05-19 cryptocurrency

[Image above] Credit: M-studio, PixaHive

Depending on where you live, you may have experienced difficulties refueling your vehicle the past week because of a recent gasoline shortage.

Unlike the toilet paper shortage last year, which came about due to an unforeseen natural phenomenon, the gasoline shortage started because of an increasingly worrisome human-driven phenomenon—ransomware.

As defined by the United States Cybersecurity and Infrastructure Security Agency, ransomware is an ever-evolving form of malware designed to encrypt files on a device, rendering any files and the systems that rely on them unusable. Malicious actors then demand ransom in exchange for decryption.

In recent years—and especially in 2020—the number of ransomware attacks increased considerably. The targets of those attacks are increasingly organizations such as healthcare and public utilities that, when attacked, can put the lives of hundreds or thousands of innocent people on the line if the ransom isn’t paid.

Oil pipeline operator Colonial Pipeline found themselves the targets of a ransomware attack earlier this month when the DarkSide ransomware group attacked the company’s business network. Colonial took down its operational technology networks as a precaution, leading to a gasoline shortage that was exasperated when consumers began panic-buying fuel.

Unfortunately, ransomware groups have achieved significant success with recent attacks thanks to the rise of cryptocurrency.

Cryptocurrency is a digital asset that can be exchanged online for goods and services. It is often touted as being a secure form of payment due to its reliance on logging transactions through a decentralized process called blockchain. This security backfires, however, when ransomware groups demand payment in cryptocurrency, which makes it difficult for law enforcement to trace the payment. (Vulnerabilities in blockchain are becoming more known, however.)

Cryptocurrency’s role in enabling ransomware is often a secondary story, though, compared to concerns about its environmental impact.

Vast amounts of energy are needed for mining cryptocurrency, a process that involves solving complex mathematical problems. For example, Cambridge University analysis suggests that if the well-known cryptocurrency Bitcoin was a country, it would be in the top 30 energy users worldwide—and its carbon footprint would be comparable to that of Peru, producing 56.29 megatons of carbon dioxide annually, according to Digiconomist’s Bitcoin Energy Consumption Index. And that’s just a single cryptocurrency!

At this point, discontinuing cryptocurrency is no longer considered a feasible option—many investment experts such as Goldman Sachs view the digital assets as here to stay. Instead, the focus now is on how to make cryptocurrency more sustainable.

Reducing the amount of energy needed to perform cryptocurrency mining is one way to advance sustainability. And one approach traditionally used by researchers to improve computer energy efficiency is by scaling down the size of miniature electronic components called transistors.

Transistors are the fundamental building block of computer circuitry. They either prevent or allow current to flow through a circuit, and smaller transistors use less energy to perform the task of amplifying or switching current flow. Unfortunately, as transistors become smaller, electrical leakage occurs and decreases energy efficiency—a phenomenon that becomes increasingly problematic the smaller you go.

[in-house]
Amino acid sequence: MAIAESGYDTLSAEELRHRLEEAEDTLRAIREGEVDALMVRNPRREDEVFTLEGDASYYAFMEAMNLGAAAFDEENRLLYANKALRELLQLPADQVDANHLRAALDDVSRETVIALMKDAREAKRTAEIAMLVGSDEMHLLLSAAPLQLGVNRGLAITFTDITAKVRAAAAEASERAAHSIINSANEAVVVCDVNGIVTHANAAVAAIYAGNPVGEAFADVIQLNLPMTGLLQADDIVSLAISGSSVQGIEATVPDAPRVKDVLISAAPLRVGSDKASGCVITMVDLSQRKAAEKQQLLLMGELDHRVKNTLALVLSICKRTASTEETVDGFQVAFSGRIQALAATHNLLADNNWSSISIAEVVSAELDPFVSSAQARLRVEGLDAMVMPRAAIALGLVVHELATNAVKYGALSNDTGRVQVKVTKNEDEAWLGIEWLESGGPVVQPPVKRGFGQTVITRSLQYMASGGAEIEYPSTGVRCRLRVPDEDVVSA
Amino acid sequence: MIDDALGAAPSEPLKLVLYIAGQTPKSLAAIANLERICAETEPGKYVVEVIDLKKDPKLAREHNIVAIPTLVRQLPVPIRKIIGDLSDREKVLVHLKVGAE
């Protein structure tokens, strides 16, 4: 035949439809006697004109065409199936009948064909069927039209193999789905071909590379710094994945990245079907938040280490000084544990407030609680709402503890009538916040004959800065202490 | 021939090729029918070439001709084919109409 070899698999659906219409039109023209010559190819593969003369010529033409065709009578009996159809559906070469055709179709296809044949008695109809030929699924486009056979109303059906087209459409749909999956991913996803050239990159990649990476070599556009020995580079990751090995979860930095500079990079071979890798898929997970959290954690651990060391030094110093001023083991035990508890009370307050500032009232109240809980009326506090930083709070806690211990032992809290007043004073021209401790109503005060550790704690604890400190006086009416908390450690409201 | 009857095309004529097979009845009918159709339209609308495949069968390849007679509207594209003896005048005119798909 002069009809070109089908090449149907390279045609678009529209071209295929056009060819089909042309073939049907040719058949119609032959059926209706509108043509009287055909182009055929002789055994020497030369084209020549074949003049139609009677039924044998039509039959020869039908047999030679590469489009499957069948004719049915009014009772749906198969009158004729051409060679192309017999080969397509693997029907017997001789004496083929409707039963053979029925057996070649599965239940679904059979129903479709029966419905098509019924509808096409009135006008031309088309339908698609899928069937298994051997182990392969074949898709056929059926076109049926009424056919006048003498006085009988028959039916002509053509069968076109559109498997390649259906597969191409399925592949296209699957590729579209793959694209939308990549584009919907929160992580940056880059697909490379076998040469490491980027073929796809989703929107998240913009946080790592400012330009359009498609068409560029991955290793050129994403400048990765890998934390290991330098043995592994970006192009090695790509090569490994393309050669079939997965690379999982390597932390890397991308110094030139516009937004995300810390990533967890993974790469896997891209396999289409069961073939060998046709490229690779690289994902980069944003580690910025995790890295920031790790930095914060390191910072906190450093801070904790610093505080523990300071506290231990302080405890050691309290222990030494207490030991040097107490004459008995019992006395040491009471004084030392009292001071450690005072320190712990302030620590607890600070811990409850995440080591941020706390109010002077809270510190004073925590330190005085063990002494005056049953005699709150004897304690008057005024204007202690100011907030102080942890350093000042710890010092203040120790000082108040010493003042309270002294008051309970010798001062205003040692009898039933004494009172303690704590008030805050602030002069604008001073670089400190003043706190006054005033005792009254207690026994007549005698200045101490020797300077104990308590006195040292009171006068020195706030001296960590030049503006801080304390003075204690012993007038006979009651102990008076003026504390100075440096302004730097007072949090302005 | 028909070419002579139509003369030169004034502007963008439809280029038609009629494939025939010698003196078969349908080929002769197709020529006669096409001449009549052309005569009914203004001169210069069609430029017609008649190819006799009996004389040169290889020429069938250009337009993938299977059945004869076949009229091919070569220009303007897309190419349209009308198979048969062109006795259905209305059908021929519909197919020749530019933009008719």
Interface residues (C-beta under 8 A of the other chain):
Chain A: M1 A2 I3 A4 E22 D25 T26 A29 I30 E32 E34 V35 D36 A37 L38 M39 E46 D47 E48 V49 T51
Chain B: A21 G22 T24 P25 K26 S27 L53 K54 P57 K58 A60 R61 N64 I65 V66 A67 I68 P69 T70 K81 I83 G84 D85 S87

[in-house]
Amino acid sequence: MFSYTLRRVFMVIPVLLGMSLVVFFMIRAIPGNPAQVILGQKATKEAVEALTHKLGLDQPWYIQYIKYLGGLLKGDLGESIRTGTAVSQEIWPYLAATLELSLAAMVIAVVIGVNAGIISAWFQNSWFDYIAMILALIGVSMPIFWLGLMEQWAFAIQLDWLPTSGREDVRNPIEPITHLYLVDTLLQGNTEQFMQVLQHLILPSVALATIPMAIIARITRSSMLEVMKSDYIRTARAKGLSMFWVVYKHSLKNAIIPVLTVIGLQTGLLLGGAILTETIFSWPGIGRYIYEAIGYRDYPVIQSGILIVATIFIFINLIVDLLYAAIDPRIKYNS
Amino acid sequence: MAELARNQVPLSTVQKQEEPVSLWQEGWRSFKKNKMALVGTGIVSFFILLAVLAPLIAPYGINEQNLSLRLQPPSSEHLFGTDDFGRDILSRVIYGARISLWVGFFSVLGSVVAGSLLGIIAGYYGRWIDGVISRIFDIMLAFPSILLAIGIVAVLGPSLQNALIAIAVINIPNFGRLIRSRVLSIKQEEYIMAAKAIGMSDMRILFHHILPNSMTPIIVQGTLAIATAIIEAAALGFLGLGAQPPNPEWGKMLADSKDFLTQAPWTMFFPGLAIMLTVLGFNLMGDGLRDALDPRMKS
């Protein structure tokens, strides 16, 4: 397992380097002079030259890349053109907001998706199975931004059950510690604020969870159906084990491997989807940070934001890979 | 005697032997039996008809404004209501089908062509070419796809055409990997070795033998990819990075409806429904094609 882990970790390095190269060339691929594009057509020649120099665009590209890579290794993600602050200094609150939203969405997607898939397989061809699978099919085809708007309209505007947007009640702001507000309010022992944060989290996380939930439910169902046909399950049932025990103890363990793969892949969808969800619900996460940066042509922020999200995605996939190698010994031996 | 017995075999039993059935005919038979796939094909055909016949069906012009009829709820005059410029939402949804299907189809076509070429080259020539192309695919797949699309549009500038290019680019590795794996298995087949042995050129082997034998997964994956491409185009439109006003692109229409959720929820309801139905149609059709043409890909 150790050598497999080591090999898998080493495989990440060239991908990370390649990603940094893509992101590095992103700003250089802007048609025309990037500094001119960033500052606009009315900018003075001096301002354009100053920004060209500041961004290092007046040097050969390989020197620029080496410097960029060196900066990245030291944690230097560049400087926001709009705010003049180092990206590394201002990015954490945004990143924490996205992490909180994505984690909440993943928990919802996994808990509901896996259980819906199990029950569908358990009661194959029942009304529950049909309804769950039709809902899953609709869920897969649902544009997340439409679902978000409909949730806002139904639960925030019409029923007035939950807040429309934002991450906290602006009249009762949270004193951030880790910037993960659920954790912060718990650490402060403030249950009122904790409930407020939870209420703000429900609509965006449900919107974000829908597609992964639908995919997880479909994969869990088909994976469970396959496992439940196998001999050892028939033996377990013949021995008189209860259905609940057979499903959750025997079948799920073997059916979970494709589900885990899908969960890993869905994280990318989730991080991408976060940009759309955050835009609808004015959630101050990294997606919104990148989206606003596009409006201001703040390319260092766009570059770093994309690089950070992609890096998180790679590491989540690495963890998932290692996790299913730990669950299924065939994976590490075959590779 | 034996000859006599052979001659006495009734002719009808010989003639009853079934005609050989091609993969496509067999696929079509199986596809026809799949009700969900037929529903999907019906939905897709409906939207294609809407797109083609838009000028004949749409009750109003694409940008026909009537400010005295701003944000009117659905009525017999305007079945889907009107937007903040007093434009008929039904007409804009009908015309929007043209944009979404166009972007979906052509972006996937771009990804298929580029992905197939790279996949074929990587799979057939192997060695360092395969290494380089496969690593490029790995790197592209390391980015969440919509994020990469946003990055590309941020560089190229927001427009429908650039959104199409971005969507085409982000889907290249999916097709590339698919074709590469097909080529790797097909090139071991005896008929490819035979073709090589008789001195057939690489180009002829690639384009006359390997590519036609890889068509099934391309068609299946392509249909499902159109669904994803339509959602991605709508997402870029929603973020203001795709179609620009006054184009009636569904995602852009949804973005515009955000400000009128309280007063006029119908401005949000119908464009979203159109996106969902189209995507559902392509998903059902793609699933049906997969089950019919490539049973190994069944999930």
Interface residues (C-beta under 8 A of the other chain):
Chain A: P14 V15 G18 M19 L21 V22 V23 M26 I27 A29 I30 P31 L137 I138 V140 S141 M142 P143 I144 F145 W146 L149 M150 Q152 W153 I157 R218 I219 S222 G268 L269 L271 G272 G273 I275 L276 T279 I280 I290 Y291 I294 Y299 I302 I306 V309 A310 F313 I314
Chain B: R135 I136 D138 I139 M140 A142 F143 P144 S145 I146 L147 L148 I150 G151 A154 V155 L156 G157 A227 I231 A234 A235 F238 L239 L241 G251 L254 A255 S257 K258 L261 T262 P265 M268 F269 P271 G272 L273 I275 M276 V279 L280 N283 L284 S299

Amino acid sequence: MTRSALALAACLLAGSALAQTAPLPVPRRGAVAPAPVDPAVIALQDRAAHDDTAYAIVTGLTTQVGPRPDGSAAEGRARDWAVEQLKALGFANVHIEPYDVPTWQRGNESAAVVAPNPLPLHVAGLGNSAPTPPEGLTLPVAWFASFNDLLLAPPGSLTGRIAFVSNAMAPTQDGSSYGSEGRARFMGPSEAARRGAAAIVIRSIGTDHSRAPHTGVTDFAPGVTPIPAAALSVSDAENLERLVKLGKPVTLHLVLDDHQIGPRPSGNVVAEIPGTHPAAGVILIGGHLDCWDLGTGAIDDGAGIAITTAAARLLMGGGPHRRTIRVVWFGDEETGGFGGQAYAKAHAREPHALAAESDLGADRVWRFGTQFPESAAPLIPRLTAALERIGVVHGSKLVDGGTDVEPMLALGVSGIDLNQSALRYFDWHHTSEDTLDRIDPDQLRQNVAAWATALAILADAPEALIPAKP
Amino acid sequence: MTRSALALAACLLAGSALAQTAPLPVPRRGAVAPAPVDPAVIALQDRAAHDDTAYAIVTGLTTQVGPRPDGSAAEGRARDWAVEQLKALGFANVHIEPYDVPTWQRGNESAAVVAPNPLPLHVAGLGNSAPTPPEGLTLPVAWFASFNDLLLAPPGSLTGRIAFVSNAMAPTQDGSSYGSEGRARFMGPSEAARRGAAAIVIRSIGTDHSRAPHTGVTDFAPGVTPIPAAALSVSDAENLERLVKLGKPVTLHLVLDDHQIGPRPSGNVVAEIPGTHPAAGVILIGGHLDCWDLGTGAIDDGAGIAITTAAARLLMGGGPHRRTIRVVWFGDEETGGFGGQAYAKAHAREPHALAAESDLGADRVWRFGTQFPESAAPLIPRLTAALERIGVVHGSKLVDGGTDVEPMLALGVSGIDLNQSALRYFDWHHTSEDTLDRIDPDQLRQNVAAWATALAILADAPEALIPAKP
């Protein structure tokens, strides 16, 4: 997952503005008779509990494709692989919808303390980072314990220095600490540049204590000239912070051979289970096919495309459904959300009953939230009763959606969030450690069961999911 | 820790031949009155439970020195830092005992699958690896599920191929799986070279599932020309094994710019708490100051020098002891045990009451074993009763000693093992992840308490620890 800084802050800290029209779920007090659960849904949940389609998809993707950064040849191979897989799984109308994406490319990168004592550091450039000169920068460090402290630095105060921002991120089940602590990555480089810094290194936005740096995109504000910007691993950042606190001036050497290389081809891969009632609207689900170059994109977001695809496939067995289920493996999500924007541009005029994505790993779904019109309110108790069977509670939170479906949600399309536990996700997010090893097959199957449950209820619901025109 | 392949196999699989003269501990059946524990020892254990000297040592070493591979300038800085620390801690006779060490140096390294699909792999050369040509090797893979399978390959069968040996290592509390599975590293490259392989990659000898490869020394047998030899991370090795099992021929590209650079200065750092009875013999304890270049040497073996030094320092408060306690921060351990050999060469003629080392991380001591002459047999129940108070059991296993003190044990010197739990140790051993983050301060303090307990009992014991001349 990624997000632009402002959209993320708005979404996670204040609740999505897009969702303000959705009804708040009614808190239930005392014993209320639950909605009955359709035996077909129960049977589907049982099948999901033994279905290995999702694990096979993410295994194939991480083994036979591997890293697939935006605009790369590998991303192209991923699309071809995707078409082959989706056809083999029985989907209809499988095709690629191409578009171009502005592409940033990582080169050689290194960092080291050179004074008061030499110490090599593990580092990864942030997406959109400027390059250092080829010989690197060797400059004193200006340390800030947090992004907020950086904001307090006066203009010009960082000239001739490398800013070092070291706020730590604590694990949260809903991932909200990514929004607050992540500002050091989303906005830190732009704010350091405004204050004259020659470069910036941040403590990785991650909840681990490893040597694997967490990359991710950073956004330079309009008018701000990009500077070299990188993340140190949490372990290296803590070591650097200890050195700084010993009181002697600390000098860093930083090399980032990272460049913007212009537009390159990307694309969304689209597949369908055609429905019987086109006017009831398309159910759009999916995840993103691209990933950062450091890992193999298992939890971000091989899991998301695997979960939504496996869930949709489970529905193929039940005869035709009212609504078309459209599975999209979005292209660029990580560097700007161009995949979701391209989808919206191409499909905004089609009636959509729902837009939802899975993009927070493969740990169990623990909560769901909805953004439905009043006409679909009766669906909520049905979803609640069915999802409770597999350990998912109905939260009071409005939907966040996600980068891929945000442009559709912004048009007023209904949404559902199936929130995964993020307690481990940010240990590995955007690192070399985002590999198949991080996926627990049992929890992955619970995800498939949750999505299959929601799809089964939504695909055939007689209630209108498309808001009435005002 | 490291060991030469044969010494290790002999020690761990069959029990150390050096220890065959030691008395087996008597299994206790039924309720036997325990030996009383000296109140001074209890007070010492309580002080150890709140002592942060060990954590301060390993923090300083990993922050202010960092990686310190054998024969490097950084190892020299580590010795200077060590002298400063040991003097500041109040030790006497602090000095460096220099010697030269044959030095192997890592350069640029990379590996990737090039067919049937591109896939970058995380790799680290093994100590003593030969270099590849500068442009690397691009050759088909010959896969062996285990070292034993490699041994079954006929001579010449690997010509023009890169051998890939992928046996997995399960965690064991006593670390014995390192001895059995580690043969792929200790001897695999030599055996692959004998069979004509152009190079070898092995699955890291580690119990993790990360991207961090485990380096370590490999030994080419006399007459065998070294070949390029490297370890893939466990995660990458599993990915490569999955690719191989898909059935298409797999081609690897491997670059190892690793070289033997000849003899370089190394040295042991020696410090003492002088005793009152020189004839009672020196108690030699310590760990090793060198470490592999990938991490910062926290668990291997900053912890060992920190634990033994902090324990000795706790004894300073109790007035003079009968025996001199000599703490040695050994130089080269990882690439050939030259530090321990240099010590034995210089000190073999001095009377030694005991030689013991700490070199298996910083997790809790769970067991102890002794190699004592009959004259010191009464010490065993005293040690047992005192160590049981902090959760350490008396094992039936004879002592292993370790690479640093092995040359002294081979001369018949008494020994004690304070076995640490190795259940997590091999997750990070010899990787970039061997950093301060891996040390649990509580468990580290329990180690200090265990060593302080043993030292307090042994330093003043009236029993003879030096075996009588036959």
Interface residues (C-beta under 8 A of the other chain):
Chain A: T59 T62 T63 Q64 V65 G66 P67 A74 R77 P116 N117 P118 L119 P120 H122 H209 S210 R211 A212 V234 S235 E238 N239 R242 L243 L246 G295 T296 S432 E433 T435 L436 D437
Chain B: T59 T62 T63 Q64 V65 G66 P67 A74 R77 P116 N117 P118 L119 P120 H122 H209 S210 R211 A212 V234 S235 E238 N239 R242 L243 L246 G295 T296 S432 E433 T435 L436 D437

Today’s most advanced transistor technology nodes are 7 nanometers in size. Late last year, both Apple and Huawei announced 5-nanometer nodes. But this new record did not hold for long—IBM just announced a 2-nanometer node that will be available by 2024.

The foundation of IBM’s new node is nanosheet technology, a newer design for nodes in which each transistor is made up of three stacked horizontal sheets of silicon, each only a few nanometers thick and completely surrounded by a gate. “Nanosheet technology is poised to replace so-called FinFet technology named for the fin-like ridges of current-carrying silicon that project from the chip’s surface,” an IEEE Spectrum article explains.

In the IBM press release, the company projects that the new 2-nanometer nodes will improve performance by 45% at the same power, or 75% less energy use at the same performance, compared to today’s most advanced 7-nanometer nodes. These benefits equate to “quadrupling cell phone battery life … slashing carbon footprint of carbon data centers … drastically speeding up a laptop’s functions … [and] contributing to faster object detection and reaction time.”

Learn more about the new transistor in the video below.

Credit: IBM News, YouTube

While smaller nodes will allow more transistors to fit on a single chip, it does raise the question of interconnect crowding, which can cause failures in the circuit. As detailed in the IEEE Spectrum article, Mukesh Khare, vice president of Hybrid Cloud at IBM Research, addressed this question during a press conference announcing the new transistor.

“Interconnect scaling is equally important as the transistor,” Khare says. “We are continuing to drive the correct scaling for the interconnects as well. That’s part of our full 2-nm technology features.”